Arnold Schwarzenegger’s 1985 action classic Commando cemented the former Mr. Olympia as a bona fide action hero. The entire movie is full of glorious ’80s cheese, but it’s the infamous “mansion shootout” that lives rent-free in the minds of most Gen Xers. In it, John Matrix (Schwarzenegger) uses a four-tubed, shoulder-fired rocket launcher against scores of enemy soldiers.
Matrix sends his first rocket careening into a jeep full of hip-firing bad guys, then wastes no time blasting a second rocket into a gate — creating a Predator-sized hole for a hasty escape. As made clear in the movie, the M202 and M202A1 Flame Assault Shoulder Weapons (FLASHs) aren’t your average rocket launchers. In fact, the iconic weapon was actually created to replace flamethrowers.
In the 1960s, the US Army attempted to improve on the old M1 and M2 flamethrowers from World War II. The goal was to increase the effective range of incendiary weapons and increase safety for the operators. The old portable flamethrowers required users to be dangerously close to the enemy, and the large, cumbersome tanks carried on flamethrower troops’ backs left them vulnerable and exposed to enemy fire.
Despite an earlier request by the US Marine Corps for an updated weapon system, the plans to replace the flamethrower did not go into motion until the US Army’s 9th Infantry Division asked for a weapon capable of neutralizing enemy bunkers from great standoff ranges. Their answer came in the form of an incendiary rocket launcher.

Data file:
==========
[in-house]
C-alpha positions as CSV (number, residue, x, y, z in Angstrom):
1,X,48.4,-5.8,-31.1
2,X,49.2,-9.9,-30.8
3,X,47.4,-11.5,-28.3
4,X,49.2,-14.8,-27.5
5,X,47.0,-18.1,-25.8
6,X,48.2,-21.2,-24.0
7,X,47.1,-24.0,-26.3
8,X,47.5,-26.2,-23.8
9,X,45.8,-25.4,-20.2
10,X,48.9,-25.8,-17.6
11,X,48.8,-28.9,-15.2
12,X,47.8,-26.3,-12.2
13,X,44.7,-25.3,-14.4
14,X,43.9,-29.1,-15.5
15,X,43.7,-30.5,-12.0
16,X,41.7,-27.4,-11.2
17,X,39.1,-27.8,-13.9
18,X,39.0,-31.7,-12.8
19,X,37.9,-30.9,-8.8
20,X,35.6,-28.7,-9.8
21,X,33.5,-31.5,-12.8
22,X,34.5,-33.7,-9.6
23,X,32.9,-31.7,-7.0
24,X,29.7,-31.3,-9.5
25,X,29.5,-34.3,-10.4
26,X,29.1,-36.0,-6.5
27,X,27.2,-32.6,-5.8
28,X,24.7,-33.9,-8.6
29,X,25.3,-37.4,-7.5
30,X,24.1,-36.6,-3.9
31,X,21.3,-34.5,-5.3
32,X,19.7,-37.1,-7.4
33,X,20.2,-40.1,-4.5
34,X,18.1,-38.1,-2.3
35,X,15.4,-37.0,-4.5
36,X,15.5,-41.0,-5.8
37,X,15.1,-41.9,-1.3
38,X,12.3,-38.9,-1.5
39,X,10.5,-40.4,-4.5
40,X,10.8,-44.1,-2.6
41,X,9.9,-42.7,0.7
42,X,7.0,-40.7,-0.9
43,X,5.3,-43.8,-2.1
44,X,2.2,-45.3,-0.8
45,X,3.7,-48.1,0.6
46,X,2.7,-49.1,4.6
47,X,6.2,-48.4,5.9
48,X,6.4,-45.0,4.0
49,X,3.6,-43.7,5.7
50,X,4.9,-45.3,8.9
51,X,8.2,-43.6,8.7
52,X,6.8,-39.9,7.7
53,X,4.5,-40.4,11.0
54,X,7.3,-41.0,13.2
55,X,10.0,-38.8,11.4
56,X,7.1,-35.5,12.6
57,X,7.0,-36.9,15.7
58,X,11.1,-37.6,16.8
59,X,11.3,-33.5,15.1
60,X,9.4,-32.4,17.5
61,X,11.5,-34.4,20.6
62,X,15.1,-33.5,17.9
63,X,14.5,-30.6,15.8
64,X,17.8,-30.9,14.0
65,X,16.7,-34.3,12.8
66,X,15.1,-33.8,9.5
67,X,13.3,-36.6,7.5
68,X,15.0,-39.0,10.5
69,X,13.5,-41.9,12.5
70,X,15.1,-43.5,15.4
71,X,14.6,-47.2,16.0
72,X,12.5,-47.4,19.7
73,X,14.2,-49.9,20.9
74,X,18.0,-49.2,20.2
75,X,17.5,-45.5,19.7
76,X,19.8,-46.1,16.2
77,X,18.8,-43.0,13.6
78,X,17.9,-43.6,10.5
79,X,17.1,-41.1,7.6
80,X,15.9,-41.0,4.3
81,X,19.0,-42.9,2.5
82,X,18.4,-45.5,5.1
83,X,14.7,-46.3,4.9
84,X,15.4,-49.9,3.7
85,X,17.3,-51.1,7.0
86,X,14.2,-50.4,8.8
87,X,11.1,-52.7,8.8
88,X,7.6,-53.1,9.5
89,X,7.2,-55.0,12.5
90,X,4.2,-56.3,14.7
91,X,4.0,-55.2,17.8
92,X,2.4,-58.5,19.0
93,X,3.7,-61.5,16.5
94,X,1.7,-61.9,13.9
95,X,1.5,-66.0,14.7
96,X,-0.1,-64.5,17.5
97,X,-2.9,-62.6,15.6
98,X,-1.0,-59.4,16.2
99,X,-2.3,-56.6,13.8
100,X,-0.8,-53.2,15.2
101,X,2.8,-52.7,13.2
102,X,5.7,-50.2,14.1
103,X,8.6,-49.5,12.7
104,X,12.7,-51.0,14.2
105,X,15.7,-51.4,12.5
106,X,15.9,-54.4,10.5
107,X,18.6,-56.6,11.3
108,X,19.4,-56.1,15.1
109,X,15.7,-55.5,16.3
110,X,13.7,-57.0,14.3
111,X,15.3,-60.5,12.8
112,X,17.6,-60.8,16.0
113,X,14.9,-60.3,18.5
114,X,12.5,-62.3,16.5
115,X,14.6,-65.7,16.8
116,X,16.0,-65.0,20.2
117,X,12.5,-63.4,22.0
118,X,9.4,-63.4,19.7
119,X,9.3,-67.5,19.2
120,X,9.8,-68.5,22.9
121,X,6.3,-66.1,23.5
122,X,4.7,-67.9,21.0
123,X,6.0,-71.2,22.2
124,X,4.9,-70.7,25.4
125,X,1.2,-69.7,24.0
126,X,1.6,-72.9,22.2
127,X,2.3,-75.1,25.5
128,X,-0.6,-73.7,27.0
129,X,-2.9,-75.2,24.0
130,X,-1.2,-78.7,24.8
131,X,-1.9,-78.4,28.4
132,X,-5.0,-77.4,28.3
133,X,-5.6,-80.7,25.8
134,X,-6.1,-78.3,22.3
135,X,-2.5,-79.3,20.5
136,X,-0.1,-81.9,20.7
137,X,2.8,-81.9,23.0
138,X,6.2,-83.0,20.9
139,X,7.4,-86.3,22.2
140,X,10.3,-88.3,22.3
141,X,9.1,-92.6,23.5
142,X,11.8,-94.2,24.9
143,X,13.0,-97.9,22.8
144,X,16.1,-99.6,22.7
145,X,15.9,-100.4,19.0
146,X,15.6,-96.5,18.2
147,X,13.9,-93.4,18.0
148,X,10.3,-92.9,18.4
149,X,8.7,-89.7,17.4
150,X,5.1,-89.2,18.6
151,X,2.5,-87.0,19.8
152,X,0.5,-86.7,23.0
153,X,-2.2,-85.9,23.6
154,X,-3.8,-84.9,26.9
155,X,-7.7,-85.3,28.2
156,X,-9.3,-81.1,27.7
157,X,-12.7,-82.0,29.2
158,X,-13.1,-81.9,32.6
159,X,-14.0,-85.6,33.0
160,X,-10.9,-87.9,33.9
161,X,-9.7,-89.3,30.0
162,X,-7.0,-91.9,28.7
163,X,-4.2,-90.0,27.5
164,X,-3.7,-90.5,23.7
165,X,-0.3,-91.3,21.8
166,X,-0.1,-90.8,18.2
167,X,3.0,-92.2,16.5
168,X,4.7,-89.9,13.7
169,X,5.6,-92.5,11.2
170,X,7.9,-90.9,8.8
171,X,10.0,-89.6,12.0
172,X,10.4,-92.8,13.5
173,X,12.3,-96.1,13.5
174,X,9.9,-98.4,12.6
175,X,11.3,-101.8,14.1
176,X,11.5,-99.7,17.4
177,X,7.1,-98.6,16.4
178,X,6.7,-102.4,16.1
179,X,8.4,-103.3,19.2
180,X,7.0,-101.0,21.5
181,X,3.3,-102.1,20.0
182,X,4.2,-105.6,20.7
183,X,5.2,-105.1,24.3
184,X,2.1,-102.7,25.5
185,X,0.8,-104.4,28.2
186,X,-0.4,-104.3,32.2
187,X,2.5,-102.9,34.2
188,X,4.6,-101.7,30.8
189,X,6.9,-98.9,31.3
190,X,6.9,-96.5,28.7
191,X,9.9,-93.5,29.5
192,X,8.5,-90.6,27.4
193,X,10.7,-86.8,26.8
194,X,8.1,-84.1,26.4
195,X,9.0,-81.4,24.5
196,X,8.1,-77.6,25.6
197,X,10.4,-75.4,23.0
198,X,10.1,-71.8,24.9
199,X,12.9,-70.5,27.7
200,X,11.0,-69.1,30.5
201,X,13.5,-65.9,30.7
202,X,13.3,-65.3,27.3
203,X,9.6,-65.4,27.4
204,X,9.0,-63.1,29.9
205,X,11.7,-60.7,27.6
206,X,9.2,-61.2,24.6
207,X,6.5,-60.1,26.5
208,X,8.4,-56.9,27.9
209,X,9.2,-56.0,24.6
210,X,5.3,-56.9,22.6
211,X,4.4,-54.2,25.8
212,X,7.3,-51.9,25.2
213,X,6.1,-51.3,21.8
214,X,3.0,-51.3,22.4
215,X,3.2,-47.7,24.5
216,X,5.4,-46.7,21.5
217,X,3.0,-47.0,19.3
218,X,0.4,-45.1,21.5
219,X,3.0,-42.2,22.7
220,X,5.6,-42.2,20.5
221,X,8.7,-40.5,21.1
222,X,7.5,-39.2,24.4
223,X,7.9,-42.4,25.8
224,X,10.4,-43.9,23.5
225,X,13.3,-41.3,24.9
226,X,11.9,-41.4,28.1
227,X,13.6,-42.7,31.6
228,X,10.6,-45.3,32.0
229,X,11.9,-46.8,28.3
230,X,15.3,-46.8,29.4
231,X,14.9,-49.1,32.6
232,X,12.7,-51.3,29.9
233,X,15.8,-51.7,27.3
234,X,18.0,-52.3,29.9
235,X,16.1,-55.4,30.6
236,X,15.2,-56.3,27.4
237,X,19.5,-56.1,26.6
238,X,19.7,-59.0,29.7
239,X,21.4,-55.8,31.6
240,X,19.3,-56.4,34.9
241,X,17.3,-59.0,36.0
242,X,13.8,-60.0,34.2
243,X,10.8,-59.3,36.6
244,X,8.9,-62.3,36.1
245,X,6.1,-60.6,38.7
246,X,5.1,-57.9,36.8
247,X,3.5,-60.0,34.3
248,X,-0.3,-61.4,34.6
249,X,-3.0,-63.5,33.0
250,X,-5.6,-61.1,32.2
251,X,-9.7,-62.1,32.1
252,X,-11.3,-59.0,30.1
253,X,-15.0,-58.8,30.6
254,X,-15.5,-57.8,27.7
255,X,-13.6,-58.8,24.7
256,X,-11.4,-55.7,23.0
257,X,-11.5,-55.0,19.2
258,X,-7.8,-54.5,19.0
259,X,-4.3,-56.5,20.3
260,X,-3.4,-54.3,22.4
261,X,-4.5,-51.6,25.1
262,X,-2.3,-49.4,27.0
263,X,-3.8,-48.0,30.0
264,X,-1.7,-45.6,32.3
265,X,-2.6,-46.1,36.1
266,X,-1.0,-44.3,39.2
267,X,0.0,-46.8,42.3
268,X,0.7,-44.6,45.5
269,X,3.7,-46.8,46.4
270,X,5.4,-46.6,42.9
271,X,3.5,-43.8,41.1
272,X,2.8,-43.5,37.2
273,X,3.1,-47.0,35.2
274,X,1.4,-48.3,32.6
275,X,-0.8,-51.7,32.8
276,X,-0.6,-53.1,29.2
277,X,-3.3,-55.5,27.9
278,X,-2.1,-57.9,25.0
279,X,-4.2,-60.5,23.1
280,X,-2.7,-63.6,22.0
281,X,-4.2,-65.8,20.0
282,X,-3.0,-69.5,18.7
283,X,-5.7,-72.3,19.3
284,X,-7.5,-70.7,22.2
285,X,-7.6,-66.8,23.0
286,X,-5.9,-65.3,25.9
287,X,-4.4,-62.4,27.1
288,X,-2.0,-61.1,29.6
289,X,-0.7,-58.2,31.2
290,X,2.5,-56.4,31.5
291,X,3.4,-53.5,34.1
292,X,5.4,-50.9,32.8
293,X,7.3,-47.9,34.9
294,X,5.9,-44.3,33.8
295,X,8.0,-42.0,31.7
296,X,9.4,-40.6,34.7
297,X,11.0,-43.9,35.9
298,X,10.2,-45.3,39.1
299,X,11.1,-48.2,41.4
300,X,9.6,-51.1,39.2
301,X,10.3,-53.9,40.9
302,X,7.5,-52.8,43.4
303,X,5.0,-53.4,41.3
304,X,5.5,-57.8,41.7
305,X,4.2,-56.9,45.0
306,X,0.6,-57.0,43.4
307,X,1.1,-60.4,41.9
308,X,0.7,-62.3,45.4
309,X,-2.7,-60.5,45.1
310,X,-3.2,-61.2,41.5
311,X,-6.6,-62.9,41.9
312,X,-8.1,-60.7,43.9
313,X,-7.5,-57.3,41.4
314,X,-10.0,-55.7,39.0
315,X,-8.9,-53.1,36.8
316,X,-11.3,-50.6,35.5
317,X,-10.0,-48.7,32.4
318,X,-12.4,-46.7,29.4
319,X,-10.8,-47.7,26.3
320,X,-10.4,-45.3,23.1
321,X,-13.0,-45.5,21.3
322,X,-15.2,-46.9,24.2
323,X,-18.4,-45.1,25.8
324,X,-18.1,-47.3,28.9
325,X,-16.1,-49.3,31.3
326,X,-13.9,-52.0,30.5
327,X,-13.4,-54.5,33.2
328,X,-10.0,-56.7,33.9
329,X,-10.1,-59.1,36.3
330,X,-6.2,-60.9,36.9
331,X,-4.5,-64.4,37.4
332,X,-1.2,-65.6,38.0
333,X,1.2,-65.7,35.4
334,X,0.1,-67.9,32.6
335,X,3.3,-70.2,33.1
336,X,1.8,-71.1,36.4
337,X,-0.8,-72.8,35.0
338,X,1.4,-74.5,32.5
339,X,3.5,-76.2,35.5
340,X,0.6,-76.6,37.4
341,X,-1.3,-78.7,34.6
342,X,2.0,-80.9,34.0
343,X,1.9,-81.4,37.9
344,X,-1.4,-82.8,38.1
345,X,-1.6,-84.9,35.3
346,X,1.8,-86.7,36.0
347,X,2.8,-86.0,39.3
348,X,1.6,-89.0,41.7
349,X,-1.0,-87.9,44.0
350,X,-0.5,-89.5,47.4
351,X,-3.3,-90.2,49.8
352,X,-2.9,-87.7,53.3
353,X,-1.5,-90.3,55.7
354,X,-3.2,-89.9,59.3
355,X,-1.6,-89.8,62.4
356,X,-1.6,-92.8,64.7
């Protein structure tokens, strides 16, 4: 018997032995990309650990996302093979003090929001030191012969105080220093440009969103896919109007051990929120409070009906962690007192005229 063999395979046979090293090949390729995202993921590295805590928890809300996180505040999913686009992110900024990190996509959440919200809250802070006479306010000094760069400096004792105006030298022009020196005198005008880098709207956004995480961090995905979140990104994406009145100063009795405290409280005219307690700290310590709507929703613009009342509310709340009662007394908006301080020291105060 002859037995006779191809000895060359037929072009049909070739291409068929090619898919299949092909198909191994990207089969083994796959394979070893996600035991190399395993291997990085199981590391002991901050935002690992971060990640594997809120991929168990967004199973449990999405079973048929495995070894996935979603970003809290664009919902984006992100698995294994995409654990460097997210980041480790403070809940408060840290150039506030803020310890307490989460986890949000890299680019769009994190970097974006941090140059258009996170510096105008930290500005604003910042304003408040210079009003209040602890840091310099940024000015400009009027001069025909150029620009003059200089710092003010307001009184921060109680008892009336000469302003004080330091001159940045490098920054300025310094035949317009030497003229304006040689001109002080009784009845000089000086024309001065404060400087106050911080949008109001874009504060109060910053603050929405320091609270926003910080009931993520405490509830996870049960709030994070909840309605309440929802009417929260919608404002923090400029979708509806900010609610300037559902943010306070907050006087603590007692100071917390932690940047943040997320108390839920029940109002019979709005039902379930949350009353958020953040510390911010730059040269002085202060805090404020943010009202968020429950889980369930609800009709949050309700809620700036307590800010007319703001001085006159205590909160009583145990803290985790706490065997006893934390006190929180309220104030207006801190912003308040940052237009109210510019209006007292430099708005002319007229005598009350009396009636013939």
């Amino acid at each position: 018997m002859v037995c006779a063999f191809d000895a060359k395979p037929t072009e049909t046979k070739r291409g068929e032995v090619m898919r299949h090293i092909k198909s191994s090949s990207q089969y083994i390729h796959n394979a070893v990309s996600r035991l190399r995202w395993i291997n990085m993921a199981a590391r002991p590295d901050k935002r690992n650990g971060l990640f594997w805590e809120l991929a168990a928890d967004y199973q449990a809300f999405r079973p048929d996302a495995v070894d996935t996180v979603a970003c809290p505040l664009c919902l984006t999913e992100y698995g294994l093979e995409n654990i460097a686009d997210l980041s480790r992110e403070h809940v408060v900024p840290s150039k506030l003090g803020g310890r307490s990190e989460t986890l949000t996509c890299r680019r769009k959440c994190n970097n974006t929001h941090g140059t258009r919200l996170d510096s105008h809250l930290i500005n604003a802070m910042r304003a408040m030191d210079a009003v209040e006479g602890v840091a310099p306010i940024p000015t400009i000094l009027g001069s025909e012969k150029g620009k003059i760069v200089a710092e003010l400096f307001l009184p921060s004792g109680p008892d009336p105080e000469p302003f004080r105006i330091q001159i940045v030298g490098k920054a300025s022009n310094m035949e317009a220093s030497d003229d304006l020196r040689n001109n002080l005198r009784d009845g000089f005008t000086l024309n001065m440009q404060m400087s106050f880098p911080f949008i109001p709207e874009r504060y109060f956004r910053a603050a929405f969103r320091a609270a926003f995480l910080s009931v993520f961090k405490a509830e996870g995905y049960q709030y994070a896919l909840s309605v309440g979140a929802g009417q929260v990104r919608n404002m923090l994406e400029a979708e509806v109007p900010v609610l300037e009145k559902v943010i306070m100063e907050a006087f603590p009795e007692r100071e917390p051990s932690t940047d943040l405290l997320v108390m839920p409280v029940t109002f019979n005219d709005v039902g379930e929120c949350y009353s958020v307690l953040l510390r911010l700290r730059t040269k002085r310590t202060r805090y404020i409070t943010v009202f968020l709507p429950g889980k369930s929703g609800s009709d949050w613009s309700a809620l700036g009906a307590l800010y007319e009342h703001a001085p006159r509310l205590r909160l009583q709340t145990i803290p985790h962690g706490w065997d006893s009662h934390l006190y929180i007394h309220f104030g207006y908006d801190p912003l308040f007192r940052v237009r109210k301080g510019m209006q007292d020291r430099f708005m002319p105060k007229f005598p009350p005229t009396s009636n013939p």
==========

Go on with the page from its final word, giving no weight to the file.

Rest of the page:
“Capable of firing four incendiary rockets in four seconds, the weapon can be used to attack bunkers, automatic weapons positions, and materiel,” a narrator says in a demonstration video. “Its 200-yard range for point targets is more than triple that of the flamethrower, and it can be used against area targets up to 700 yards away.”
According to a report from 1970, the weapon was first called the XM191 Multishot Portable Flame Weapon. Each M74 incendiary rocket contained a chemical mixture of thickened triethylaluminum: a compound that differed from napalm and ensured a continuation of burning material when exposed to oxygen. When a rocket was fired from the launcher, a small explosive charge inside the warhead armed and detonated, sending the flammable material roughly 60 feet in every direction.
“The weapon reflects a radical departure from traditional flame throwers,” Army Lt. Gen. Frank Mildren said in 1970 during an official debriefing, according to The National Interest. “It relieves the field soldier from the burden of mixing flame fuels for the weapons.”
However, most of the launchers, including the US Army’s final design — the M202A1 FLASH — were left in US military purgatory following the Pentagon’s 1978 decision to remove flame weapons from future battlefields.